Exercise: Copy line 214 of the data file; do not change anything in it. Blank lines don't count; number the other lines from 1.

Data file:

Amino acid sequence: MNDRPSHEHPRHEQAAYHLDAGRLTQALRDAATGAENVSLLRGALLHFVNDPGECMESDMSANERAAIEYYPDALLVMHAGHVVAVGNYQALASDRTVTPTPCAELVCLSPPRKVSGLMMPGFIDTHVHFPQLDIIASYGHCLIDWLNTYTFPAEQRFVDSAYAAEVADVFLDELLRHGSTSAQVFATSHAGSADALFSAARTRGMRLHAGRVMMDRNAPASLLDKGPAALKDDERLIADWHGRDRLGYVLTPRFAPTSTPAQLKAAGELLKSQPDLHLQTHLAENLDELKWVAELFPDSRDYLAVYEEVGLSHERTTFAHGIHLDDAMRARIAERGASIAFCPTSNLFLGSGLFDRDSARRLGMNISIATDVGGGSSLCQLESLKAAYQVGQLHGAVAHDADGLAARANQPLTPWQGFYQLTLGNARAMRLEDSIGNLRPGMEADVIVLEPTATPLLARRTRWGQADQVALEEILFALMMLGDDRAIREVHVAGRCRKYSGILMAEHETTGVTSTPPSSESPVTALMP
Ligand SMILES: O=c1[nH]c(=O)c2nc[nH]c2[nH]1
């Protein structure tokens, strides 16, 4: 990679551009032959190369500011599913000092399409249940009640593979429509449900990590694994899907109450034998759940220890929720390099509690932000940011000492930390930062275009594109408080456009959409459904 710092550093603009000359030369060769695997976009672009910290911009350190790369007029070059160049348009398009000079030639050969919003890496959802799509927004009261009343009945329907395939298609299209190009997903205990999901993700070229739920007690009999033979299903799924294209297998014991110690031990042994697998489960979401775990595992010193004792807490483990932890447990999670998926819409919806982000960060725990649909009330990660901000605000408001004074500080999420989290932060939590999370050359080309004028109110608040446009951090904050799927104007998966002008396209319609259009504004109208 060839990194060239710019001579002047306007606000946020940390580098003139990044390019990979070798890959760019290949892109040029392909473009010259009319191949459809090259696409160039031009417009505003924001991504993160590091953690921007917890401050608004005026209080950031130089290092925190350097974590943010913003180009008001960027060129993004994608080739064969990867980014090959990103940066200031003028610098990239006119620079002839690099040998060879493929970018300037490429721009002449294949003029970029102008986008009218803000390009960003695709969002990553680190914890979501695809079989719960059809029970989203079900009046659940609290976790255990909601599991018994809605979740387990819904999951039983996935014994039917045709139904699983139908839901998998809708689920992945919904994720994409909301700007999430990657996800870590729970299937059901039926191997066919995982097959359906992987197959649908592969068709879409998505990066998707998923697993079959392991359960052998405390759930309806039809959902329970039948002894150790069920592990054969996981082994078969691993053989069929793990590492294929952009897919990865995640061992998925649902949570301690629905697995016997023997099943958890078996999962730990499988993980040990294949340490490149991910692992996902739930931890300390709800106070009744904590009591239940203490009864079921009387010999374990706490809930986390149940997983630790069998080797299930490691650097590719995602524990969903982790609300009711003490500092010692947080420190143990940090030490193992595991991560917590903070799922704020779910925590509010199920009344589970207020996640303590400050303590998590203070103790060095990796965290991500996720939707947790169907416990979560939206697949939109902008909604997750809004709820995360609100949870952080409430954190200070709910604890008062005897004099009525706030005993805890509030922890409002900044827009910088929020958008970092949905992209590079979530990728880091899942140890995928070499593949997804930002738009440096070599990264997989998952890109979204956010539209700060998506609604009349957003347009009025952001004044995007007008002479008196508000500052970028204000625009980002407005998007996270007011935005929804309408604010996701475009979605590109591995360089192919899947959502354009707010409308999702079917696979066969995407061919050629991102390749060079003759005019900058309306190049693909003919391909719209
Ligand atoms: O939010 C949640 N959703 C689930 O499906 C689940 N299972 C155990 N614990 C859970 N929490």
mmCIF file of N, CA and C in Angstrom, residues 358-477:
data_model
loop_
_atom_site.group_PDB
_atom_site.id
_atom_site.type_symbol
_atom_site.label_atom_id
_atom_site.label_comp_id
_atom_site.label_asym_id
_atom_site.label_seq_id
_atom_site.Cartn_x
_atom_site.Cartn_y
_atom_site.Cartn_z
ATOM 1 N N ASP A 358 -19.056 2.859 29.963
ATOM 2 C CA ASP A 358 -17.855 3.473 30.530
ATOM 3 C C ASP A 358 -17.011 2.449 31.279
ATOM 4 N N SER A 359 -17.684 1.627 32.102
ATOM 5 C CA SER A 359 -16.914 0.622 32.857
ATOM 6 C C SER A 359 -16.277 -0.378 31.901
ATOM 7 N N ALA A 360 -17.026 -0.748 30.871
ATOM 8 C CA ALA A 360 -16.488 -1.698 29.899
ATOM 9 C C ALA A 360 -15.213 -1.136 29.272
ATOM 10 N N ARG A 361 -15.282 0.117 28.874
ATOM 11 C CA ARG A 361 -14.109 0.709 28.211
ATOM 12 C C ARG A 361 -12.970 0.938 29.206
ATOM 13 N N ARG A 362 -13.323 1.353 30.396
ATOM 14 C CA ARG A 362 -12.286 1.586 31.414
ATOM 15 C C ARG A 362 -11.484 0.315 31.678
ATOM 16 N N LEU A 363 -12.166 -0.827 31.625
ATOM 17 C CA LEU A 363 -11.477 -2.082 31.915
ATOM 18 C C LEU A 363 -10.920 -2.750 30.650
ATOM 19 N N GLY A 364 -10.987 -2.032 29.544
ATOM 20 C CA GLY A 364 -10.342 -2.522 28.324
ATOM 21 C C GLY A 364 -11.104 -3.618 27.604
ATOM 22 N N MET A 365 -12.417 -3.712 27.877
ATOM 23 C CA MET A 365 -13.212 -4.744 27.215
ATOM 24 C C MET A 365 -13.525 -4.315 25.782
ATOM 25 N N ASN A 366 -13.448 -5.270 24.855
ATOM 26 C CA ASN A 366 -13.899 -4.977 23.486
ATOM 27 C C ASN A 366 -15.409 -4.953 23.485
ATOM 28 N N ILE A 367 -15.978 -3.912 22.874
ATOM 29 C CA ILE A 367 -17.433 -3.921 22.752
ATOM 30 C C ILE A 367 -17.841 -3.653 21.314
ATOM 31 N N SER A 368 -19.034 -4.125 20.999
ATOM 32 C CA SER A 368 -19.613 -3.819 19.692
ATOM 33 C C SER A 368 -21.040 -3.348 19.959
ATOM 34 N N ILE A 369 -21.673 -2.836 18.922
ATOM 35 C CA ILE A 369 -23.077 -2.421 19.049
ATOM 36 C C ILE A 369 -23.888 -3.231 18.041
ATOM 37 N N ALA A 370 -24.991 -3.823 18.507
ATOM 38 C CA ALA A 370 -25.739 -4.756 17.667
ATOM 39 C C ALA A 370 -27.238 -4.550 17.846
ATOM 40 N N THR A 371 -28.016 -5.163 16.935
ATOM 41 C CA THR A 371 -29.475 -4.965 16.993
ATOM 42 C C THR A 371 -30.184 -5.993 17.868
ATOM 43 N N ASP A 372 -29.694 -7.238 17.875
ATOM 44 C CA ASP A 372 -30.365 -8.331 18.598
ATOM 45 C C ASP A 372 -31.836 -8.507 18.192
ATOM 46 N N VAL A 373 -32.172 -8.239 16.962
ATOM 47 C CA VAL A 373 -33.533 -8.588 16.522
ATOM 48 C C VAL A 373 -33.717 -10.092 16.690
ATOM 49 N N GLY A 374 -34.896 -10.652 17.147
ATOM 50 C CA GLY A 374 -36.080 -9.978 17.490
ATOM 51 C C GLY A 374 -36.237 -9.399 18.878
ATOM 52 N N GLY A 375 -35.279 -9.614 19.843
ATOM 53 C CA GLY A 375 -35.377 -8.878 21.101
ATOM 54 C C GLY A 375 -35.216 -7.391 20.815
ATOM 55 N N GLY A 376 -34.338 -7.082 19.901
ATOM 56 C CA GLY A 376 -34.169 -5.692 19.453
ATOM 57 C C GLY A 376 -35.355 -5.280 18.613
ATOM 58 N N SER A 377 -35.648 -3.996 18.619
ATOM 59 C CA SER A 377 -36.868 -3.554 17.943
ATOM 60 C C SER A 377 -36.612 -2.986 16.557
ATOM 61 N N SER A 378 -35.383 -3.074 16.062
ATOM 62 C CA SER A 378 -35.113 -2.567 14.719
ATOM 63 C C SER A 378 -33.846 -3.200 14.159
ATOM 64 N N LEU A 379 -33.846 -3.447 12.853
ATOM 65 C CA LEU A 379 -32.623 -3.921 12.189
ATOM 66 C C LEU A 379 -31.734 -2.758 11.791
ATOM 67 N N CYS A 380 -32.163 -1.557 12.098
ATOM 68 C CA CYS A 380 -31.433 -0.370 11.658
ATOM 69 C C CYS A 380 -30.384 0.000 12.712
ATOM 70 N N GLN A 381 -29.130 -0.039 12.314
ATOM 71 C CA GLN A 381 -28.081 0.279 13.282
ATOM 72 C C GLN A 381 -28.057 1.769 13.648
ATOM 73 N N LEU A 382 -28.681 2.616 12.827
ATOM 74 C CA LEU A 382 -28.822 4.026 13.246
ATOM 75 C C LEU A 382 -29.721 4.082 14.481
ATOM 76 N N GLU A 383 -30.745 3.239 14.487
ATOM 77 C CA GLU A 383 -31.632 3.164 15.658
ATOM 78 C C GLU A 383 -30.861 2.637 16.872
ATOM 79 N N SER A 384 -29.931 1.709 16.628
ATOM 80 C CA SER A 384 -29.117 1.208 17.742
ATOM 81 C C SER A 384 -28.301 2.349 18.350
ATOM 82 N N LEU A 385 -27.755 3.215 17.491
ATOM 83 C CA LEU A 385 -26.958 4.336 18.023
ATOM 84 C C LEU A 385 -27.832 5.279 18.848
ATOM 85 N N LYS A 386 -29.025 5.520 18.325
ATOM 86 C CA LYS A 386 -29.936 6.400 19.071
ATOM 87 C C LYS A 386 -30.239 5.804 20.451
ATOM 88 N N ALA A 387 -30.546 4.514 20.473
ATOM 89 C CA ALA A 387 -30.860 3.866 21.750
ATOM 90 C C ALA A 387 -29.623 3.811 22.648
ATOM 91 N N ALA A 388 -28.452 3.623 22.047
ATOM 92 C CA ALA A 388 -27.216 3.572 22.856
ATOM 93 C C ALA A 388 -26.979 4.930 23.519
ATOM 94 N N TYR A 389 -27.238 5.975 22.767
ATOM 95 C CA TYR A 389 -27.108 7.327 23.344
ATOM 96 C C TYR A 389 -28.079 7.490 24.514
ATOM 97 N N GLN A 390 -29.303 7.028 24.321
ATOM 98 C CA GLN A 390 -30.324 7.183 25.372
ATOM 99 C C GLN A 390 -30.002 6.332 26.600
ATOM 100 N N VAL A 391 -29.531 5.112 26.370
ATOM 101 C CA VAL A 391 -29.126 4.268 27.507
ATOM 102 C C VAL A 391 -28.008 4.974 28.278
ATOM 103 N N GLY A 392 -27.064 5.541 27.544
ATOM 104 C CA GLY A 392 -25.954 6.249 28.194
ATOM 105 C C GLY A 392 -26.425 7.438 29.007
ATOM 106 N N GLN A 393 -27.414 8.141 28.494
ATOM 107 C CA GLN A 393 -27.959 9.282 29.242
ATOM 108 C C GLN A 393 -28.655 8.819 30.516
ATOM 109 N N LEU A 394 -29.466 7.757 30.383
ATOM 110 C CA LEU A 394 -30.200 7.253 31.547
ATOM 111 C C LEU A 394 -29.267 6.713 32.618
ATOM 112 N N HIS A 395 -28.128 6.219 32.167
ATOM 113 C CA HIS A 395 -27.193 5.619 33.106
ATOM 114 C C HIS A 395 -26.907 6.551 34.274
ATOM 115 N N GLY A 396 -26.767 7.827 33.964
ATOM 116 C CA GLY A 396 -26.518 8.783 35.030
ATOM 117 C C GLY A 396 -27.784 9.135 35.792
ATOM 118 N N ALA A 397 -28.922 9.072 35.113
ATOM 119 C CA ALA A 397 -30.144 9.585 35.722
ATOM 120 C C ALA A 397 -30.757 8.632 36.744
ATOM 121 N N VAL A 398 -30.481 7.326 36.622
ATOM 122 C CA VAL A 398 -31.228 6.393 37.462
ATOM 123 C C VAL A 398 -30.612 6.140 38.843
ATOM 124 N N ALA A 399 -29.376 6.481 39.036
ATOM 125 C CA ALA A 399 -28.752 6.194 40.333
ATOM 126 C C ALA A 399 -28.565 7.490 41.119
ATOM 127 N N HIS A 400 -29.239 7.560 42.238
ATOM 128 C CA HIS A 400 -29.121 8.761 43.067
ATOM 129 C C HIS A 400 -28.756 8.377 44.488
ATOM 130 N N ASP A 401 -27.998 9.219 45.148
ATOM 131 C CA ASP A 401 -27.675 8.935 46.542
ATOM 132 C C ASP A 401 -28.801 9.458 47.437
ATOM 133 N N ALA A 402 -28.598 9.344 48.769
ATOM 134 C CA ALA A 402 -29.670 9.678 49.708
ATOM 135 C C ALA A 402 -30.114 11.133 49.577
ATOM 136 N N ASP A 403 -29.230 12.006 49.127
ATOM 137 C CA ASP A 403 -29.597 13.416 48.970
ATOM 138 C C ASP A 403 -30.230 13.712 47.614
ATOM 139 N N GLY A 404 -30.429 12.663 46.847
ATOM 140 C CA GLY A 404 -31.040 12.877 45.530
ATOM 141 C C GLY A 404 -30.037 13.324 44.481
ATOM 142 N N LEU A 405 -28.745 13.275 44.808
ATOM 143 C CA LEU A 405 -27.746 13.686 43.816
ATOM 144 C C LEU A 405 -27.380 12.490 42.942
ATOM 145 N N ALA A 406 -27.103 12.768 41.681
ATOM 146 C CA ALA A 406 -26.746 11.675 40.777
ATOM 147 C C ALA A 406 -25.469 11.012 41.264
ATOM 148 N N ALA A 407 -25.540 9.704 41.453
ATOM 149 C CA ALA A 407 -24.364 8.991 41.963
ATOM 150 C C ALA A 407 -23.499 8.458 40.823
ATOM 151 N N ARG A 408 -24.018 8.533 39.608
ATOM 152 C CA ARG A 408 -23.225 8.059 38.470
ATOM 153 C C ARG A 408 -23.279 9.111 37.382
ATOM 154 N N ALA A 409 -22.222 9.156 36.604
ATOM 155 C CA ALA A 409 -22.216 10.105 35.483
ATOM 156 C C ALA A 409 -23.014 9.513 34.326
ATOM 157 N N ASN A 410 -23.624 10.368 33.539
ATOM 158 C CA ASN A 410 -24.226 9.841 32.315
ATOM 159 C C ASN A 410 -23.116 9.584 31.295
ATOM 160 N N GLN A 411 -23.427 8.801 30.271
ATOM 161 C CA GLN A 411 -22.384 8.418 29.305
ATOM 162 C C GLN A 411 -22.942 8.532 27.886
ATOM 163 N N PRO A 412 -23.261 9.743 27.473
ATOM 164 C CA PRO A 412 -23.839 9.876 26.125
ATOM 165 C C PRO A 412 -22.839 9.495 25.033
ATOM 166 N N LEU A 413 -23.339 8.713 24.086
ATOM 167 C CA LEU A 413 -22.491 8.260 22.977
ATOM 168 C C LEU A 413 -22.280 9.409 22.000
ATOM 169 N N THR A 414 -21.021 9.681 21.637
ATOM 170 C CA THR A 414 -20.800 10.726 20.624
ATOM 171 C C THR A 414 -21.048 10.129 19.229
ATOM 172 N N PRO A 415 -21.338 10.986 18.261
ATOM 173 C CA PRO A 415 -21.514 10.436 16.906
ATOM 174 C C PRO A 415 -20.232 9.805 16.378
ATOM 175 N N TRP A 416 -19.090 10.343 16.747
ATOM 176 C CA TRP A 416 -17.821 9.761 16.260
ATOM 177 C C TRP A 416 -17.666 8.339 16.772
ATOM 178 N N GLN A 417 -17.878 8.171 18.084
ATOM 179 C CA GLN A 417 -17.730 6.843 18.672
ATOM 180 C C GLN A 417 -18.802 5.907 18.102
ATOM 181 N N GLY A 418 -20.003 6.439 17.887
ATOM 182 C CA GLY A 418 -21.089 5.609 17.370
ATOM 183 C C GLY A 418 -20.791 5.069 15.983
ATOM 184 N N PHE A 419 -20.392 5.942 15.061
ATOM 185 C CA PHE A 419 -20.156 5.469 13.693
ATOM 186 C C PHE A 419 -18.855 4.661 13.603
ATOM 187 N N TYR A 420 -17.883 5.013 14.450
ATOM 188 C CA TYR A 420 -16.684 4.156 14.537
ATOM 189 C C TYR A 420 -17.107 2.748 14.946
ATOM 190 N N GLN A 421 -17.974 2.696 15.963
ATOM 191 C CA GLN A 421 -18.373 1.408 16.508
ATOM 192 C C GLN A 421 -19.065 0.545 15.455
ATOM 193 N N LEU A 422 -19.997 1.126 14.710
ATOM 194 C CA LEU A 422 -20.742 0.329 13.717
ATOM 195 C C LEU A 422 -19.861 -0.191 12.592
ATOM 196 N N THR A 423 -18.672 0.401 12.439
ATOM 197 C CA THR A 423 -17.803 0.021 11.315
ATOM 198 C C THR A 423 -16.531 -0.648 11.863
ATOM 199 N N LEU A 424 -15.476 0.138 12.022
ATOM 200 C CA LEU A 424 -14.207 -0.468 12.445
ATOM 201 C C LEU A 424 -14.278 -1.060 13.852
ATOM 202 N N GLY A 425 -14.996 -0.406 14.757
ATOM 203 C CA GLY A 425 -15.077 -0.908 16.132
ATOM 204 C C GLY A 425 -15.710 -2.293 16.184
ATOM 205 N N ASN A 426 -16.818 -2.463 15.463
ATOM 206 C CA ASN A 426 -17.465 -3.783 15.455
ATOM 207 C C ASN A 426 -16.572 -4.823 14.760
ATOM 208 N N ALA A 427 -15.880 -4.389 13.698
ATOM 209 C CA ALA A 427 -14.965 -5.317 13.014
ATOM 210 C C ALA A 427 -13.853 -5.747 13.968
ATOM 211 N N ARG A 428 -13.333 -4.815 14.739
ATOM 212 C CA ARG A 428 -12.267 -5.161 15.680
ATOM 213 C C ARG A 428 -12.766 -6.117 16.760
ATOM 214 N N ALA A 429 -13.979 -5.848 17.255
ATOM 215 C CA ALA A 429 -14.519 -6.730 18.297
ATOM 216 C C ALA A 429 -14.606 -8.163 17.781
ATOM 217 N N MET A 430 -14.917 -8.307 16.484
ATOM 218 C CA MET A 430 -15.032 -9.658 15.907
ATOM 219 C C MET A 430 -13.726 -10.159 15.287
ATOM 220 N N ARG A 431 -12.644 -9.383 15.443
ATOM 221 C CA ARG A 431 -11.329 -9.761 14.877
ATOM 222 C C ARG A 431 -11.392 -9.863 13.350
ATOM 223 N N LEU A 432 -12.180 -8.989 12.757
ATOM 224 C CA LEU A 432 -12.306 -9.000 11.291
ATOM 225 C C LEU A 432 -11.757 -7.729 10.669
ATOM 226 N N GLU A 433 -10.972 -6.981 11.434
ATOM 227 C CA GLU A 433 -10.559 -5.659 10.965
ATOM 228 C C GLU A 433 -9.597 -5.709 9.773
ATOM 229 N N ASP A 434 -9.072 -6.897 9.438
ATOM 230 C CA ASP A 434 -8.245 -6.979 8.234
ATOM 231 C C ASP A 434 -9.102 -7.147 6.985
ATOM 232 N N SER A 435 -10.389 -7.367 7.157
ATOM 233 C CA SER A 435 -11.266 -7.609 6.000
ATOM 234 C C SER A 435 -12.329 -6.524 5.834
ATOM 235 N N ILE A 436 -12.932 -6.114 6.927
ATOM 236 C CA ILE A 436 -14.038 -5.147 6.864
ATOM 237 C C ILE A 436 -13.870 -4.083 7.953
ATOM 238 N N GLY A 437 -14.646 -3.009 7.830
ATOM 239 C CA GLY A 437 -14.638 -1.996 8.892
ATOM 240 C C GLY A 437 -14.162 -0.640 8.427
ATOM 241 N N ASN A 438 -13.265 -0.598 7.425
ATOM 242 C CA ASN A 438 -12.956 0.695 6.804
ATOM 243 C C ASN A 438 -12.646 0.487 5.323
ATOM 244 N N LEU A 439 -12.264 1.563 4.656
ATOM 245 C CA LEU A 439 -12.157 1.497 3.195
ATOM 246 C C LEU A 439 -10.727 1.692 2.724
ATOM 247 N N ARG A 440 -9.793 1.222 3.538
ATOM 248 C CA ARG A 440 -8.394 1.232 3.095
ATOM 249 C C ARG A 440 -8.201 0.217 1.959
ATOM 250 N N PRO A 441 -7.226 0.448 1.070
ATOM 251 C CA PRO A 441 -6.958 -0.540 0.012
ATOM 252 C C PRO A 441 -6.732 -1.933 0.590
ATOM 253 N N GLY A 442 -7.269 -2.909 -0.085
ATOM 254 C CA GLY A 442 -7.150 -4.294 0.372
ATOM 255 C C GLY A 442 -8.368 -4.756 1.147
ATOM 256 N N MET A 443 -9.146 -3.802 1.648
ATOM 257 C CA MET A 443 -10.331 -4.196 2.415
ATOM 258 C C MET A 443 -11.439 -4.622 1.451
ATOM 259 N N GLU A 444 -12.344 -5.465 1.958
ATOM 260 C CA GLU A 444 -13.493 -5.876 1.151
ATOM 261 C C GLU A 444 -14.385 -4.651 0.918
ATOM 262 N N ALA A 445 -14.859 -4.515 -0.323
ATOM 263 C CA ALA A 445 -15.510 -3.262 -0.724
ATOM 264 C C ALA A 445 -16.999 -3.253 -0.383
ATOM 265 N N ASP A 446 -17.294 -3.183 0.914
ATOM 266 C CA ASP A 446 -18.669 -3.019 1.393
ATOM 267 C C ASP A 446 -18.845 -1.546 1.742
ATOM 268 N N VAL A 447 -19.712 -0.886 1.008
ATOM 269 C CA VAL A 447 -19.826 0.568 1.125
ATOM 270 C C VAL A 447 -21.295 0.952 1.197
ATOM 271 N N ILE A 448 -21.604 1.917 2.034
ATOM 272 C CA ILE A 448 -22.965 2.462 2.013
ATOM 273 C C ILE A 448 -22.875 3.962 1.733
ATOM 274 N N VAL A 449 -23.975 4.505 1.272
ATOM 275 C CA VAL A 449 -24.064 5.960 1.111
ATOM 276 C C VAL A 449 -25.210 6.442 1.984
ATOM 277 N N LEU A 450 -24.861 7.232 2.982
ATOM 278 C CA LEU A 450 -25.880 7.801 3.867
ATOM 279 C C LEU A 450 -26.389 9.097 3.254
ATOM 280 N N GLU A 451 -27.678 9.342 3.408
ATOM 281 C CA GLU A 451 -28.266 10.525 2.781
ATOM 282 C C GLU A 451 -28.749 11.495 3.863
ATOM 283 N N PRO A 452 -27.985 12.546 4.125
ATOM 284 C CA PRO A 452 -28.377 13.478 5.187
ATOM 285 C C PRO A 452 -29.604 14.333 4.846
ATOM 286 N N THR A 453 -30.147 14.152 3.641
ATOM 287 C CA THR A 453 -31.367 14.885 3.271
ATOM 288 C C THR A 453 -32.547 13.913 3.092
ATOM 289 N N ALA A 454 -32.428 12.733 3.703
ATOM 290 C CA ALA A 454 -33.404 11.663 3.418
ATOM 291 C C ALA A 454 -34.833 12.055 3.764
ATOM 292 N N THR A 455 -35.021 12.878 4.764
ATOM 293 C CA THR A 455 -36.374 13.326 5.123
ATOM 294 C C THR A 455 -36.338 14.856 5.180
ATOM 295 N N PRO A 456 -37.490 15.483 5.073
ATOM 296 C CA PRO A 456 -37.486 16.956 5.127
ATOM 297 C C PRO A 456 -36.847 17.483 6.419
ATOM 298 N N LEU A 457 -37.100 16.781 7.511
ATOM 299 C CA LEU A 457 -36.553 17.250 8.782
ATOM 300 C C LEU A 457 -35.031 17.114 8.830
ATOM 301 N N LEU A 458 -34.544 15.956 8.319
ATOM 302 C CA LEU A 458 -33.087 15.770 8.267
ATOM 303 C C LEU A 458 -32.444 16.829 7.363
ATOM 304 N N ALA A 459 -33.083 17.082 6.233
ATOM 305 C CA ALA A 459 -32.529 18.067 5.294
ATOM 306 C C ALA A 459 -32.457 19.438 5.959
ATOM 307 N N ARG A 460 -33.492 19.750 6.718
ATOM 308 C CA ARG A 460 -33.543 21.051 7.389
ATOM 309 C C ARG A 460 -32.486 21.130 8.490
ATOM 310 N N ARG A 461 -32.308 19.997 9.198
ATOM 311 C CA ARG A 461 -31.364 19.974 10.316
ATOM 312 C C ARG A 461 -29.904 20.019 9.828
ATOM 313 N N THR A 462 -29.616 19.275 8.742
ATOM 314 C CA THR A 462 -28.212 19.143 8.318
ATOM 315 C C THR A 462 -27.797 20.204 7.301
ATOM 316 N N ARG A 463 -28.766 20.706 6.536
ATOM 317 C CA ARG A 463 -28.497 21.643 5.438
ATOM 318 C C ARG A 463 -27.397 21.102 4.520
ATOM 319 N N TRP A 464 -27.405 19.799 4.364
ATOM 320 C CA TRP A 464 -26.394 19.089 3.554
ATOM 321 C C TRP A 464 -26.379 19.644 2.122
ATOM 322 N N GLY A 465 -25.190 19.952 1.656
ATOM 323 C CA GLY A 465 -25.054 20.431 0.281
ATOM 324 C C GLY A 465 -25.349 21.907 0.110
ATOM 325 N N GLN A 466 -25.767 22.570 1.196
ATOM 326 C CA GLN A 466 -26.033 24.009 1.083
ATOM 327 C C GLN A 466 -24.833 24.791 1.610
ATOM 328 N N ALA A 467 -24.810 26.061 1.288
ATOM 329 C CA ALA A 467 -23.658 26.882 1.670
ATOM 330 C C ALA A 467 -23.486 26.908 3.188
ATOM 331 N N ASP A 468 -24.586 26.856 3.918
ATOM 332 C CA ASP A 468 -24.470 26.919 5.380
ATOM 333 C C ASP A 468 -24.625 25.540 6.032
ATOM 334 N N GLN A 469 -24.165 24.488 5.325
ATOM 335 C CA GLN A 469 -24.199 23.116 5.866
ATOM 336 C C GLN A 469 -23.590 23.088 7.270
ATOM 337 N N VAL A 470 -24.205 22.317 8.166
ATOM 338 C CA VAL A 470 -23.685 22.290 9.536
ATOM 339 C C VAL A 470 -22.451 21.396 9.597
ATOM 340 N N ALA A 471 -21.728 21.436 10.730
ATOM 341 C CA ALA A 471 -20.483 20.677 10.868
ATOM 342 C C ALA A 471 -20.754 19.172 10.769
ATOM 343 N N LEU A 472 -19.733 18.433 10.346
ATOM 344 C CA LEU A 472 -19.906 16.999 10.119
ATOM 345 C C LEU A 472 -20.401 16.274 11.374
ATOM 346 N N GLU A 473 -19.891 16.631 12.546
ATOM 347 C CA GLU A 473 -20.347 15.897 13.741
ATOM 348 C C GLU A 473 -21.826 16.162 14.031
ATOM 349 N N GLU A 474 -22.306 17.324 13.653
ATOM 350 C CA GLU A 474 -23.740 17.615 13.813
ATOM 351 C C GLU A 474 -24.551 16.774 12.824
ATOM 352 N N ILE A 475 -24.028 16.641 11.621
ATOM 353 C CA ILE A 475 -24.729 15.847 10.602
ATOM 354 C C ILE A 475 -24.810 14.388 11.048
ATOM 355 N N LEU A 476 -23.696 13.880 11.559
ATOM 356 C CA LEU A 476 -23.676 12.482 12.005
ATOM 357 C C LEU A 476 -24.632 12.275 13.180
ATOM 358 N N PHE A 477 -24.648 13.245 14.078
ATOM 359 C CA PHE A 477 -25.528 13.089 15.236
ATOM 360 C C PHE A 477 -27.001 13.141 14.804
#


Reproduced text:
ATOM 197 C CA THR A 423 -17.803 0.021 11.315